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  • Open Access

A cortical theory of super-efficient probabilistic inference based on sparse distributed representations

BMC Neuroscience201314 (Suppl 1) :P324

https://doi.org/10.1186/1471-2202-14-S1-P324

  • Published:

Keywords

  • Hierarchical Model
  • Code Scheme
  • Information Processing System
  • Large Pool
  • Structural Homogeneity
The remarkable structural homogeneity of isocortex strongly suggests a canonical cortical algorithm that performs the same essential function in all regions [1]. That function is widely construed/modeled as probabilistic inference, i.e., the ability, given an input, to retrieve the best-matching memory (or, most likely hypothesis) stored in memory. In [2], I described a cortical model for which both storage (learning) of new items into memory and probabilistic inference are constant time operations, which is a level of performance not present in any other published information processing system. This efficiency depends critically on: a) representing inputs with sparse distributed representations (SDRs), i.e., relatively small sets of binary units chosen from a large pool; and on b) choosing (learning) new SDRs so that more similar inputs are mapped to more highly intersecting SDRs. The macrocolumn (specifically, its pool of L2/3 pyramidals) was proposed as the large pool, with its minicolumns acting in winner-take-all fashion, ensuring that macrocolumnar codes consist of one winner per minicolumn. Here, I present results of large hierarchical model instances, having many levels and hundreds of macrocolumns, performing: a) single-trial learning of sets of sequences derived from natural video; and b) immediate (i.e., no search) retrieval of best-matching stored sequences. Figure 1 shows the major shift in going from the localist coding scheme present in most hierarchical cortical models, e.g., [3], to SDR coding. In Figure 1A, each feature in a coding module (red rectangle) is represented by a single unit, whereas in Figure 1B, each feature in a coding module (red hexagon) is represented by a set of co-active units, one per minicolumn. Yellow call-outs show a sample suggesting the potentially large number of other features stored in a macrocolumn. This change has a potentially large impact on explaining the storage capacity of cortex, but more importantly on explaining the speed and other characteristics of probabilistic/approximate reasoning possessed by biological brains.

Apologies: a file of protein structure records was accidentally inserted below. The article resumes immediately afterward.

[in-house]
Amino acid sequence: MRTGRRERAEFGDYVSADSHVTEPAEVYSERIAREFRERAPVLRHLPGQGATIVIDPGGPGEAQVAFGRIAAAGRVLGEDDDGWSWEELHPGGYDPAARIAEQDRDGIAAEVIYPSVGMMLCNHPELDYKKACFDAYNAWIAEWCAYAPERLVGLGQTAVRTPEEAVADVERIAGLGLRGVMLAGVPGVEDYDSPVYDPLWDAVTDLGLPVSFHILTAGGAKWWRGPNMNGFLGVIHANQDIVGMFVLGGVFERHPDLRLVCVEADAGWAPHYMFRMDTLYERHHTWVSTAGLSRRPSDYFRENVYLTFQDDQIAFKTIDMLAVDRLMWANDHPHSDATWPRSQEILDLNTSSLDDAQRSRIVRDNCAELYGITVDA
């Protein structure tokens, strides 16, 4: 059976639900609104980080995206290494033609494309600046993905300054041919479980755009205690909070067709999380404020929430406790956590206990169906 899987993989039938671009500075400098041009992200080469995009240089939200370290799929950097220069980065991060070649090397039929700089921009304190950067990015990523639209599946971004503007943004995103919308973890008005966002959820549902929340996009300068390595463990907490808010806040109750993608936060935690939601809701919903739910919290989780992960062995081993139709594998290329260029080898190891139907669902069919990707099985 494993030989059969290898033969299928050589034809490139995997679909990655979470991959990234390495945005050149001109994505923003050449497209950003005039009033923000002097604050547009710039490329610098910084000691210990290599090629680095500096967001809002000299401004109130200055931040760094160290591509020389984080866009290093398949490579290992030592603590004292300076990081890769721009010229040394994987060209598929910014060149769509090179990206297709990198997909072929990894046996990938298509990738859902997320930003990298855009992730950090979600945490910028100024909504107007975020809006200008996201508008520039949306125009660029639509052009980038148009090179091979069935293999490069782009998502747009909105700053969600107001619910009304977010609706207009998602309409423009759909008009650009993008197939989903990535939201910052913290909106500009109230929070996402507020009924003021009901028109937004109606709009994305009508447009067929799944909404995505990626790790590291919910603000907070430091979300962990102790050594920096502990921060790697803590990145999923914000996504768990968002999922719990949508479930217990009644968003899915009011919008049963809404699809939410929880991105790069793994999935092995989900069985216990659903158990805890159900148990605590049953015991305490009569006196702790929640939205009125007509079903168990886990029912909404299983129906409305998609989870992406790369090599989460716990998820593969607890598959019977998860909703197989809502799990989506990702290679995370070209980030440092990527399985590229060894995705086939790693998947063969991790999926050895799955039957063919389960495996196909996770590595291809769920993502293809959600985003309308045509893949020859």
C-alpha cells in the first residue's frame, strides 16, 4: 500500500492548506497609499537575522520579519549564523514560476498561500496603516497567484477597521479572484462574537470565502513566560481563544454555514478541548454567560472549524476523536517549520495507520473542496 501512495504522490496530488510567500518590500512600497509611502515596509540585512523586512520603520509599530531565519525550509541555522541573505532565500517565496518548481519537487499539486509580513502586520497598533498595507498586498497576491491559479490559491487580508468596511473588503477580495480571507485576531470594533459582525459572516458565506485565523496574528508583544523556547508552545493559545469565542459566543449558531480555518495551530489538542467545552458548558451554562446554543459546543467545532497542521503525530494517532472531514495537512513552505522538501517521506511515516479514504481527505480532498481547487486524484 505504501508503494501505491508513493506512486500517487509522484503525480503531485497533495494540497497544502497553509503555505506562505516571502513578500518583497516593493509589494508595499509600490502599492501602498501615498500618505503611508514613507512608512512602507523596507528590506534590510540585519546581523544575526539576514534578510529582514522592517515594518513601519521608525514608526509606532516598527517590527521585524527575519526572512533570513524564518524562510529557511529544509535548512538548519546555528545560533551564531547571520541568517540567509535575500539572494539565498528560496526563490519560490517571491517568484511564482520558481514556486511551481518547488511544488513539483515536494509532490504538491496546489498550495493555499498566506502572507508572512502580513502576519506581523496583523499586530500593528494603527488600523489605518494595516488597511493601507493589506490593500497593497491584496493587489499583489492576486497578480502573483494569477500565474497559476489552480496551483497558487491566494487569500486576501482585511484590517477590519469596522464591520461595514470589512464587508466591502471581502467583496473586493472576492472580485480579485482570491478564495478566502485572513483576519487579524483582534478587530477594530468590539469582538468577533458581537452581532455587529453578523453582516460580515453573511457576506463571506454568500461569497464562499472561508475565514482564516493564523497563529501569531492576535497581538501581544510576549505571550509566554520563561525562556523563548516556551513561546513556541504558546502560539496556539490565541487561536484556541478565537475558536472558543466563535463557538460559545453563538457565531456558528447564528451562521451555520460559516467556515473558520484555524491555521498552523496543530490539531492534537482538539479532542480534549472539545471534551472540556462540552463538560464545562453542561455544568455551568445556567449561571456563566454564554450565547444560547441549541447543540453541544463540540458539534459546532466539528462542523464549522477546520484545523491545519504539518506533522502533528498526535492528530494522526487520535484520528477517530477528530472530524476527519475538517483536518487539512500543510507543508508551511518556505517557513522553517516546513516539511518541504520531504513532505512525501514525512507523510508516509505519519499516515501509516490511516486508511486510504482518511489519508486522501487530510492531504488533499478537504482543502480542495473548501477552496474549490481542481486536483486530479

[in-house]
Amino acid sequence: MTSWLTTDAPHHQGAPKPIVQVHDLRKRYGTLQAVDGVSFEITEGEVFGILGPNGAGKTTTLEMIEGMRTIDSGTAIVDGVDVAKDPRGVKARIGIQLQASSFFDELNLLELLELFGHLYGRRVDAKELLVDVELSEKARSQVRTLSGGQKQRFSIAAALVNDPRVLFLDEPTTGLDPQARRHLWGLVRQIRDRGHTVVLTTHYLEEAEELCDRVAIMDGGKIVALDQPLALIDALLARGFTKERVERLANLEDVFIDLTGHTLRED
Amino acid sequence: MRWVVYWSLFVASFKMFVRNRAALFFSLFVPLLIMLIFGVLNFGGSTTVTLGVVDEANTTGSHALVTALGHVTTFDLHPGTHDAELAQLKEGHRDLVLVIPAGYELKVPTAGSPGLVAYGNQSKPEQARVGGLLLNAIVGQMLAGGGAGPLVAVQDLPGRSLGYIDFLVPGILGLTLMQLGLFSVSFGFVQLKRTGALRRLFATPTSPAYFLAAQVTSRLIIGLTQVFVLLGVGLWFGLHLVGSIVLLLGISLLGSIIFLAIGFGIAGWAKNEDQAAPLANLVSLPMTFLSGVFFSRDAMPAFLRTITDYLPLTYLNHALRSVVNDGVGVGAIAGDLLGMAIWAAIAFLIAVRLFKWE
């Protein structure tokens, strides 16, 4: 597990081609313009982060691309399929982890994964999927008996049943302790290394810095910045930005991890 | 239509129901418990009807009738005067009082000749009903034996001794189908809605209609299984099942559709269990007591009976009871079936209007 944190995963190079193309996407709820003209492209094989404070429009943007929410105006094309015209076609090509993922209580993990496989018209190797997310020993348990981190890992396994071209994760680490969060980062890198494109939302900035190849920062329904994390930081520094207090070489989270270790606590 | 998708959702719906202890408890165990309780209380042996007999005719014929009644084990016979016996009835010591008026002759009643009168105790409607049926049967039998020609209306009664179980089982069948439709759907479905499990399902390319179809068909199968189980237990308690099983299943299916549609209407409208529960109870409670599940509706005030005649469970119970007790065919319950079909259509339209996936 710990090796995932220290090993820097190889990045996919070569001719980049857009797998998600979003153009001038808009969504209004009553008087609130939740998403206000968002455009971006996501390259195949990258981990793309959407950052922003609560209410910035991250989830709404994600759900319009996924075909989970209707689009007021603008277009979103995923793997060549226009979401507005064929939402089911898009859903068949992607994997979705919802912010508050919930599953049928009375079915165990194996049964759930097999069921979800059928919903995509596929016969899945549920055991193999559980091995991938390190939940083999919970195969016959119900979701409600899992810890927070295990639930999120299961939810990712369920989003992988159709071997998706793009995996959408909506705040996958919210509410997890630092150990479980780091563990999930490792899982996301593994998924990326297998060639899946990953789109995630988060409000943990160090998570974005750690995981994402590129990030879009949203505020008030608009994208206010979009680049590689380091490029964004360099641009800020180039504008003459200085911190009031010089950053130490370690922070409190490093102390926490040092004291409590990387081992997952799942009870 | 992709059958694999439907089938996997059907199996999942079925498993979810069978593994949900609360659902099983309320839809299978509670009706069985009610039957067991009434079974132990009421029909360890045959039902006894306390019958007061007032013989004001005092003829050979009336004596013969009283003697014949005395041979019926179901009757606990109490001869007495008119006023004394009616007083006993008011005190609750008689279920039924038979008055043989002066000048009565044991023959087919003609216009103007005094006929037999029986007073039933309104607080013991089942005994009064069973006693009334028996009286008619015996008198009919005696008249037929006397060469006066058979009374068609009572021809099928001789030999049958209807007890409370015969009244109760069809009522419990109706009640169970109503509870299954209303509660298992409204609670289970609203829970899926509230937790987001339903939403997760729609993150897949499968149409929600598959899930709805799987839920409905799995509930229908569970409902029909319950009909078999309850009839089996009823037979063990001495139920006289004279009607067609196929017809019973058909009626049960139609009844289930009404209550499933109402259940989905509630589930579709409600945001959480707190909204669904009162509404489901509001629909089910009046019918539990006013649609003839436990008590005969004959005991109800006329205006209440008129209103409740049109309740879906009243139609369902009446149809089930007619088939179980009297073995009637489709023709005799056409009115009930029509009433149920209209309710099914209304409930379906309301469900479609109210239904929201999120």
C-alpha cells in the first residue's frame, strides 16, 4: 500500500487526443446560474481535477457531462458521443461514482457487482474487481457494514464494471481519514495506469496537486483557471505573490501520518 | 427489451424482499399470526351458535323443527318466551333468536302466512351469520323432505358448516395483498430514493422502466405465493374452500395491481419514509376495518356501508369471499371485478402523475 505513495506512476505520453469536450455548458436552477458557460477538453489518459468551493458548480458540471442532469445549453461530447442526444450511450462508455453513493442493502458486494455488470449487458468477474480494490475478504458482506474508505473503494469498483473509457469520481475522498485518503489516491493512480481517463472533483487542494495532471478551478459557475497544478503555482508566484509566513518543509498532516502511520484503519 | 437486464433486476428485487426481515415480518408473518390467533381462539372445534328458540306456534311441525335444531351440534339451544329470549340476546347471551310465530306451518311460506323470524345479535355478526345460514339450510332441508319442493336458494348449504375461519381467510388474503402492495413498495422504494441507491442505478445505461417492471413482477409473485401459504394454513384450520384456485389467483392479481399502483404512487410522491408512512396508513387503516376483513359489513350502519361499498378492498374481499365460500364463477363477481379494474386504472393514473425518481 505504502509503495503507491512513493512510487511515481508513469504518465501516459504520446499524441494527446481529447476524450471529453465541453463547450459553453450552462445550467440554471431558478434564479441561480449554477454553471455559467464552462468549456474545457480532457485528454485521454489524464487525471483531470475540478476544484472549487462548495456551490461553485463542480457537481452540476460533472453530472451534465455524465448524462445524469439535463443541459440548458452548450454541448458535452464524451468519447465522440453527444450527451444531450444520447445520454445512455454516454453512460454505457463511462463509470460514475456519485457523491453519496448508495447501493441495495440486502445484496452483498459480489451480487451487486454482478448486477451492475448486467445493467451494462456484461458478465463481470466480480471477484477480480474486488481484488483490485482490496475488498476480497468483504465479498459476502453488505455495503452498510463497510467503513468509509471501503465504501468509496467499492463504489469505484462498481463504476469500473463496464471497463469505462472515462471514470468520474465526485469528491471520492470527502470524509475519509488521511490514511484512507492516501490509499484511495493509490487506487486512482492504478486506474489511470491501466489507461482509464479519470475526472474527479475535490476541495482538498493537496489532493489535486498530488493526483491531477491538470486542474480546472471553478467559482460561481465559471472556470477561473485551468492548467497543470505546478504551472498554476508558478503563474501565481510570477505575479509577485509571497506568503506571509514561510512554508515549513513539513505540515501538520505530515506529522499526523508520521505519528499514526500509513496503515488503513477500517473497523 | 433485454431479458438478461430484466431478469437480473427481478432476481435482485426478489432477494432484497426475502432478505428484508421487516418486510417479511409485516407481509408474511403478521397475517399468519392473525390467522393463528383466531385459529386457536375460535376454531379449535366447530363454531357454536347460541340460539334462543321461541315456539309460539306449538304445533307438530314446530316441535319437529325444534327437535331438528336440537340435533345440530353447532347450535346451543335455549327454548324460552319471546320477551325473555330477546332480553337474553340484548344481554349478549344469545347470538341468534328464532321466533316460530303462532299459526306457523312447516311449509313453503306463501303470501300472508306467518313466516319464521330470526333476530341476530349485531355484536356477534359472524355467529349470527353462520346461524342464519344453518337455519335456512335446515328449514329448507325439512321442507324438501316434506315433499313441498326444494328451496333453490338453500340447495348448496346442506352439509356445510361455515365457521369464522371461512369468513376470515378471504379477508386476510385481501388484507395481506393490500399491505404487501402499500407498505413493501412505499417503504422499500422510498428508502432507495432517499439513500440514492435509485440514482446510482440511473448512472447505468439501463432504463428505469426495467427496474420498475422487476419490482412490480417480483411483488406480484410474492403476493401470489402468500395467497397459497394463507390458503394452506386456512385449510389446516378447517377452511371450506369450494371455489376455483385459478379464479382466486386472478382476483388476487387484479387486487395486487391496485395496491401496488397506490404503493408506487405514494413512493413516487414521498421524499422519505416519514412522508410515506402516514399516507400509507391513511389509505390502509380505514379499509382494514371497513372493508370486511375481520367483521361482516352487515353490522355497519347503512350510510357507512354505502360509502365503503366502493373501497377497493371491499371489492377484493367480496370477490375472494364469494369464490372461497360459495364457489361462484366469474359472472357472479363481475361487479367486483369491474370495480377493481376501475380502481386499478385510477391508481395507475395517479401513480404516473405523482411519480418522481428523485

Figure 1
Figure 1

Comparison of localist (A) and SDR-based (B) versions of visual feature hierarchies.

Authors’ Affiliations

(1)
Neurithmic Systems, 275 Grove St., Suite 2-400, Newton, Mass, 02466, USA

References

  1. Douglas RJ, Martin KA, Witteridge D: A canonical microcircuit for neocortex. Neural Computation. 1989, 1 (4): 480-488. 10.1162/neco.1989.1.4.480.View ArticleGoogle Scholar
  2. Rinkus GJ: A cortical sparse distributed coding model linking mini- and macrocolumn-scale functionality. Frontiers in Neuroanatomy. 2010, 4 (17): doi:10.3389/fnana.2010.00017Google Scholar
  3. Giese MA, Poggio T: Neural Mechanisms for the Recognition of Biological Movements. Nature Reviews Neuroscience. 2003, 4 (3): 179-192.View ArticlePubMedGoogle Scholar

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